These bicomponent fibers are suitable for the production of bonded fabrics, floor coverings, upholstery fabrics, high crease resistant fabrics, etc.
Aftertreatment of Bicomponent Fibers:
Usually fibers undergo diverse processing steps to increase the strength, to texturize yarns, or to crimp and cut fibers for a staple fiber or wet-laid process. Heat setting is often applied to crystallize the fibers in order to avoid shrinkage. It is obvious that the heat setting must be achieved without a hot contacting surface, but by hot air flow at reduced temperature and low speed.
In the very most cases, splittable fibers are produced by segmented-pie technology. Easy splitting is desired, which may be achieved by hollow segmented-pie fibers. Yet during fiber melt spinning, drawing, crimping, and carding, the fibers must not split, as this would significantly impair these processes. To avoid splitting during processing, but enabling it in post treatment, the polymer melts should be compatible, but show almost no inter diffusion of macromolecules across the interface, and the polymers should have similar drawing behavior and extensibility to allow deformation during the crimping process at low force. Steam supports the crimping process but can lead to shrinkage and thereby to splitting.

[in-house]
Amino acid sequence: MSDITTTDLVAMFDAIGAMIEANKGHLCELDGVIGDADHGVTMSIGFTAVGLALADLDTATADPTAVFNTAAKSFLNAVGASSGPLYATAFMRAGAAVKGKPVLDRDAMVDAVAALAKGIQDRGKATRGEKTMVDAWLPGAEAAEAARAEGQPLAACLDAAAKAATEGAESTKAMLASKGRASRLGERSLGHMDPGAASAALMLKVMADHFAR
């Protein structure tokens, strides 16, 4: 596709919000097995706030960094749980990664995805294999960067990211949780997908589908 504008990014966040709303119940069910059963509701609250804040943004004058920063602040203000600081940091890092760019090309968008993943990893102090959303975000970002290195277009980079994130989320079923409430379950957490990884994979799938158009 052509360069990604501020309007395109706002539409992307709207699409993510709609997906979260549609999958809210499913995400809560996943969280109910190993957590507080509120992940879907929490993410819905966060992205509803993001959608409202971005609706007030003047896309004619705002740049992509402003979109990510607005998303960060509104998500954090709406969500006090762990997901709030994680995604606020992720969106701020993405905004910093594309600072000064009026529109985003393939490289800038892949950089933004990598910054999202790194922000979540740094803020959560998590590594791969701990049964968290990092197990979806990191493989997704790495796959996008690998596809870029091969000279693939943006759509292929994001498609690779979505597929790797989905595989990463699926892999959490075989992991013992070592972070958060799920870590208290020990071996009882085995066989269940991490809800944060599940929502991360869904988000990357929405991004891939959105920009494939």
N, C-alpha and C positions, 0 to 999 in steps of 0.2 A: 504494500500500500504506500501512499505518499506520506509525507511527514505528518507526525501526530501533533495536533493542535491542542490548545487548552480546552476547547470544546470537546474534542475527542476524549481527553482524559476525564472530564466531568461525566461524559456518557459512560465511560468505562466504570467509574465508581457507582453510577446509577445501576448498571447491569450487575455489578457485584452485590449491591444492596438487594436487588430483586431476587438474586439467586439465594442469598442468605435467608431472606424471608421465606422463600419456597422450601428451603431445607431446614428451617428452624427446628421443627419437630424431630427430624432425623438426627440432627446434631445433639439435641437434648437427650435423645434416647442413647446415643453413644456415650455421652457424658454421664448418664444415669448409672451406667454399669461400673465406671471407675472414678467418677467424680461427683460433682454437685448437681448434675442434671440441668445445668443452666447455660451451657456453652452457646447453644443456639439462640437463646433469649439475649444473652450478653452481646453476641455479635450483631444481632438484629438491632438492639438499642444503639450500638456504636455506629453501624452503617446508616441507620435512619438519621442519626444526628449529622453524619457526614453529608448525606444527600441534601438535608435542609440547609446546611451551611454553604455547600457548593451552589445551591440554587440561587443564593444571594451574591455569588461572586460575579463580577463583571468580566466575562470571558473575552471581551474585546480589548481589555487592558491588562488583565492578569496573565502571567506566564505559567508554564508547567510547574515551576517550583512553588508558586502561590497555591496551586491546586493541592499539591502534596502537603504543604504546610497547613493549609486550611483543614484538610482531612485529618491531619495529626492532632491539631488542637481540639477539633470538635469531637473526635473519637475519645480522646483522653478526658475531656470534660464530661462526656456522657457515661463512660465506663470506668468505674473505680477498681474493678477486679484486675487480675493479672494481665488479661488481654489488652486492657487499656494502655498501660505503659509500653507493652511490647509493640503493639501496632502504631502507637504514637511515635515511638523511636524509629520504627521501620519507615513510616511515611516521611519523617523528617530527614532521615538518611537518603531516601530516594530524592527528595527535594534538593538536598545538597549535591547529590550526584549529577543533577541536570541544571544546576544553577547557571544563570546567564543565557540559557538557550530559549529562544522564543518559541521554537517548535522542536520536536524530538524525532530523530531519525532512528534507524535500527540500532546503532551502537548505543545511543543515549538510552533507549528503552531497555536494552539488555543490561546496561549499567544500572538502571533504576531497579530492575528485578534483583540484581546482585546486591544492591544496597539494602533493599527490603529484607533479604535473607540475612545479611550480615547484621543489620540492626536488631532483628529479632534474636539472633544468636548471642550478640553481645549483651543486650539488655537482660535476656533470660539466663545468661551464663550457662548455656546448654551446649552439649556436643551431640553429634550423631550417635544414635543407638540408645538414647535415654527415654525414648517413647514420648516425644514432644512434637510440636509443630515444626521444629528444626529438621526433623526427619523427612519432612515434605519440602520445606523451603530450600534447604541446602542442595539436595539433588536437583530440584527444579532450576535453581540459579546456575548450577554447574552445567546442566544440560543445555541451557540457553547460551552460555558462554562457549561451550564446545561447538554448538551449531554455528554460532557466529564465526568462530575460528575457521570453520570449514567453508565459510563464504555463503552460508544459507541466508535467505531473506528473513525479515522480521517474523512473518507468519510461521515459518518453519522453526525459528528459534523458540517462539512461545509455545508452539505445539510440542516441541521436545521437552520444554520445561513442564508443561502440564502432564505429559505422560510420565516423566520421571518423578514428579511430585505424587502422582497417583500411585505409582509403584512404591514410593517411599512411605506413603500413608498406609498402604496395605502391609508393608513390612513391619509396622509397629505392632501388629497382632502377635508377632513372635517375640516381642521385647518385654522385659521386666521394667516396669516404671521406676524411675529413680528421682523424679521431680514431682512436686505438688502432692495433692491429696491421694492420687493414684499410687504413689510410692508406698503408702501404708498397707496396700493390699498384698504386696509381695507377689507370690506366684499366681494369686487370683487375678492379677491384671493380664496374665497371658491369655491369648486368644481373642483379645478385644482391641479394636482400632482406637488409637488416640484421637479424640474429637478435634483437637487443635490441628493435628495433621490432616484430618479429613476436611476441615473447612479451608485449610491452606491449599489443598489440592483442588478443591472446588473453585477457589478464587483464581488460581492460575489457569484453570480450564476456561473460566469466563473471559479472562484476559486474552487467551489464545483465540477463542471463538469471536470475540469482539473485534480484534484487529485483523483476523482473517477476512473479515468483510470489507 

Splittable fibers are processed into knits, woven fabrics, or nonwovens. For splitting, woven and knitted materials are brushed, needled, or treated by water jet, where the mechanical force separates the segments. The filaments are bound in the fabric, which allows a harsh procedure yet limits a spreading of the mechanically induced splitting.
Other mechanisms to split are heat treatment through air or infrared heating if both of the fiber components have different shrinkage behavior. Chemical splitting is realized by hot water, sodium hydroxide, caustic soda, and benzyl alcohol solutions, eventually supported by ultrasonic force. Hot drawing and heat setting for bicomponent fibers are more complex than single-component fiber.
Application / Uses of Bicomponent Fibers: